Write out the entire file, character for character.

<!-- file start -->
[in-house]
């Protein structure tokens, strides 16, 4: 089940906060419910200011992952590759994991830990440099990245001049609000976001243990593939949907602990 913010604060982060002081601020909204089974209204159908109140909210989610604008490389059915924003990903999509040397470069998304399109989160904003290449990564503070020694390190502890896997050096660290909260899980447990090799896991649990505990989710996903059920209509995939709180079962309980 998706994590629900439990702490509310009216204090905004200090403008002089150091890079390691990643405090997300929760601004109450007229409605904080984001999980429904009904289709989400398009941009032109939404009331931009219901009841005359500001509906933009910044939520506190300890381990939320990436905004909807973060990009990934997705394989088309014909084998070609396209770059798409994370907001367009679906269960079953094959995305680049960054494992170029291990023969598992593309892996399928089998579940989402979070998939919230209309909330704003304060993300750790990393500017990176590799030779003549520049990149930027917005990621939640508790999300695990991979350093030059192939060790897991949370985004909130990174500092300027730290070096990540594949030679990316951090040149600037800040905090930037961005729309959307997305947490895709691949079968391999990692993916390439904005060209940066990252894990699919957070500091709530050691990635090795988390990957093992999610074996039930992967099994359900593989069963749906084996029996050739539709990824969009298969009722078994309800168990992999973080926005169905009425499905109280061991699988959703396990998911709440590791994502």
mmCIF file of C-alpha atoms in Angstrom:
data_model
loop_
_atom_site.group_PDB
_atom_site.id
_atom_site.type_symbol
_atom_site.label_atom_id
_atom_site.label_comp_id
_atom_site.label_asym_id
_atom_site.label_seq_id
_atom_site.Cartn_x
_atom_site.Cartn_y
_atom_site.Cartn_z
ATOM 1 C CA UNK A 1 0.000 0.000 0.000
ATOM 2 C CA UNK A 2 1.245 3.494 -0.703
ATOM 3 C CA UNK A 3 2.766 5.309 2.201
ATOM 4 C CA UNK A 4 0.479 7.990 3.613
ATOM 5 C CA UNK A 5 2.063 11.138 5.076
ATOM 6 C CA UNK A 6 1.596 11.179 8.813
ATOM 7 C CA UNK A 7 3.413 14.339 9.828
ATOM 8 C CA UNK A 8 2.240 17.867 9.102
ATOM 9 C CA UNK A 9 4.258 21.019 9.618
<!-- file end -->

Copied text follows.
[in-house]
């Protein structure tokens, strides 16, 4: 089940906060419910200011992952590759994991830990440099990245001049609000976001243990593939949907602990 913010604060982060002081601020909204089974209204159908109140909210989610604008490389059915924003990903999509040397470069998304399109989160904003290449990564503070020694390190502890896997050096660290909260899980447990090799896991649990505990989710996903059920209509995939709180079962309980 998706994590629900439990702490509310009216204090905004200090403008002089150091890079390691990643405090997300929760601004109450007229409605904080984001999980429904009904289709989400398009941009032109939404009331931009219901009841005359500001509906933009910044939520506190300890381990939320990436905004909807973060990009990934997705394989088309014909084998070609396209770059798409994370907001367009679906269960079953094959995305680049960054494992170029291990023969598992593309892996399928089998579940989402979070998939919230209309909330704003304060993300750790990393500017990176590799030779003549520049990149930027917005990621939640508790999300695990991979350093030059192939060790897991949370985004909130990174500092300027730290070096990540594949030679990316951090040149600037800040905090930037961005729309959307997305947490895709691949079968391999990692993916390439904005060209940066990252894990699919957070500091709530050691990635090795988390990957093992999610074996039930992967099994359900593989069963749906084996029996050739539709990824969009298969009722078994309800168990992999973080926005169905009425499905109280061991699988959703396990998911709440590791994502």
mmCIF file of C-alpha atoms in Angstrom:
data_model
loop_
_atom_site.group_PDB
_atom_site.id
_atom_site.type_symbol
_atom_site.label_atom_id
_atom_site.label_comp_id
_atom_site.label_asym_id
_atom_site.label_seq_id
_atom_site.Cartn_x
_atom_site.Cartn_y
_atom_site.Cartn_z
ATOM 1 C CA UNK A 1 0.000 0.000 0.000
ATOM 2 C CA UNK A 2 1.245 3.494 -0.703
ATOM 3 C CA UNK A 3 2.766 5.309 2.201
ATOM 4 C CA UNK A 4 0.479 7.990 3.613
ATOM 5 C CA UNK A 5 2.063 11.138 5.076
ATOM 6 C CA UNK A 6 1.596 11.179 8.813
ATOM 7 C CA UNK A 7 3.413 14.339 9.828
ATOM 8 C CA UNK A 8 2.240 17.867 9.102
ATOM 9 C CA UNK A 9 4.258 21.019 9.618